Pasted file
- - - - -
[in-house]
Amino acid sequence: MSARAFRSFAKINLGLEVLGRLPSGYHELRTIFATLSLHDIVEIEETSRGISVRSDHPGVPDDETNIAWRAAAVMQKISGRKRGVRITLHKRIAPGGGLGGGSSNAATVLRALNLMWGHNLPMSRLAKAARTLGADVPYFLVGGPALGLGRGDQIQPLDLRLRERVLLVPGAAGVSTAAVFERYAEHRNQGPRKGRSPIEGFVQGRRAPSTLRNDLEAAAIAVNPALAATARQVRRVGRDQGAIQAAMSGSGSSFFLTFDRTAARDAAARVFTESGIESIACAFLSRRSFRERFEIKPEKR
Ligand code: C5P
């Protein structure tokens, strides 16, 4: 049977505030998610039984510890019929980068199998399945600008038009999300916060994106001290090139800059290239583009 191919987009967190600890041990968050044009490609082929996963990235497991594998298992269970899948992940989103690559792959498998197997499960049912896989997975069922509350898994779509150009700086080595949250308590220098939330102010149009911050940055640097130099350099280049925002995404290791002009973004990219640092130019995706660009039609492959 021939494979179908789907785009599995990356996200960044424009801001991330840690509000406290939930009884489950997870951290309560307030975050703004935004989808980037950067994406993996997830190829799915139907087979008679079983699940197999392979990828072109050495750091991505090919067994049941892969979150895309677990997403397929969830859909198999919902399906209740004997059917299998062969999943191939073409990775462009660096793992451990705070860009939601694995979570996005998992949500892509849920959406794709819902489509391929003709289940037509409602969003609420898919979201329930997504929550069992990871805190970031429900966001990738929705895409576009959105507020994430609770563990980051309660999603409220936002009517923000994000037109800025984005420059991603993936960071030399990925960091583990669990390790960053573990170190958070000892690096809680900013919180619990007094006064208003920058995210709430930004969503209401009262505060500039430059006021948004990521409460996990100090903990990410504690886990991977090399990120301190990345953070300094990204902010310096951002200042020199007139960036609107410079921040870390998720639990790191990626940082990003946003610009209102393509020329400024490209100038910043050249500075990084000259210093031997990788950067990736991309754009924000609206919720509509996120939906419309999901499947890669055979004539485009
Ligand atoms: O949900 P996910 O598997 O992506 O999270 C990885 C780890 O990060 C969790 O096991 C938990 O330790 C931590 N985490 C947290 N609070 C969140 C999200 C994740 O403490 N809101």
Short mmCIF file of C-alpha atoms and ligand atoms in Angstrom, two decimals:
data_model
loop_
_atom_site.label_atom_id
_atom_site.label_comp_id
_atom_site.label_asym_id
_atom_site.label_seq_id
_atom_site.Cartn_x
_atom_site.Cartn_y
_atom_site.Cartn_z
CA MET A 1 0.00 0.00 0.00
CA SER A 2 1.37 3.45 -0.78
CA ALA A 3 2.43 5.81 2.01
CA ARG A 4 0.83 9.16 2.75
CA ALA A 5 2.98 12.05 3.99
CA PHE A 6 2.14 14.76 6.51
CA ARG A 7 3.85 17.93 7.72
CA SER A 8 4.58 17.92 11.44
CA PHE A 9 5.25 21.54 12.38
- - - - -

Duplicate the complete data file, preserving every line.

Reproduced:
[in-house]
Amino acid sequence: MSARAFRSFAKINLGLEVLGRLPSGYHELRTIFATLSLHDIVEIEETSRGISVRSDHPGVPDDETNIAWRAAAVMQKISGRKRGVRITLHKRIAPGGGLGGGSSNAATVLRALNLMWGHNLPMSRLAKAARTLGADVPYFLVGGPALGLGRGDQIQPLDLRLRERVLLVPGAAGVSTAAVFERYAEHRNQGPRKGRSPIEGFVQGRRAPSTLRNDLEAAAIAVNPALAATARQVRRVGRDQGAIQAAMSGSGSSFFLTFDRTAARDAAARVFTESGIESIACAFLSRRSFRERFEIKPEKR
Ligand code: C5P
């Protein structure tokens, strides 16, 4: 049977505030998610039984510890019929980068199998399945600008038009999300916060994106001290090139800059290239583009 191919987009967190600890041990968050044009490609082929996963990235497991594998298992269970899948992940989103690559792959498998197997499960049912896989997975069922509350898994779509150009700086080595949250308590220098939330102010149009911050940055640097130099350099280049925002995404290791002009973004990219640092130019995706660009039609492959 021939494979179908789907785009599995990356996200960044424009801001991330840690509000406290939930009884489950997870951290309560307030975050703004935004989808980037950067994406993996997830190829799915139907087979008679079983699940197999392979990828072109050495750091991505090919067994049941892969979150895309677990997403397929969830859909198999919902399906209740004997059917299998062969999943191939073409990775462009660096793992451990705070860009939601694995979570996005998992949500892509849920959406794709819902489509391929003709289940037509409602969003609420898919979201329930997504929550069992990871805190970031429900966001990738929705895409576009959105507020994430609770563990980051309660999603409220936002009517923000994000037109800025984005420059991603993936960071030399990925960091583990669990390790960053573990170190958070000892690096809680900013919180619990007094006064208003920058995210709430930004969503209401009262505060500039430059006021948004990521409460996990100090903990990410504690886990991977090399990120301190990345953070300094990204902010310096951002200042020199007139960036609107410079921040870390998720639990790191990626940082990003946003610009209102393509020329400024490209100038910043050249500075990084000259210093031997990788950067990736991309754009924000609206919720509509996120939906419309999901499947890669055979004539485009
Ligand atoms: O949900 P996910 O598997 O992506 O999270 C990885 C780890 O990060 C969790 O096991 C938990 O330790 C931590 N985490 C947290 N609070 C969140 C999200 C994740 O403490 N809101």
Short mmCIF file of C-alpha atoms and ligand atoms in Angstrom, two decimals:
data_model
loop_
_atom_site.label_atom_id
_atom_site.label_comp_id
_atom_site.label_asym_id
_atom_site.label_seq_id
_atom_site.Cartn_x
_atom_site.Cartn_y
_atom_site.Cartn_z
CA MET A 1 0.00 0.00 0.00
CA SER A 2 1.37 3.45 -0.78
CA ALA A 3 2.43 5.81 2.01
CA ARG A 4 0.83 9.16 2.75
CA ALA A 5 2.98 12.05 3.99
CA PHE A 6 2.14 14.76 6.51
CA ARG A 7 3.85 17.93 7.72
CA SER A 8 4.58 17.92 11.44
CA PHE A 9 5.25 21.54 12.38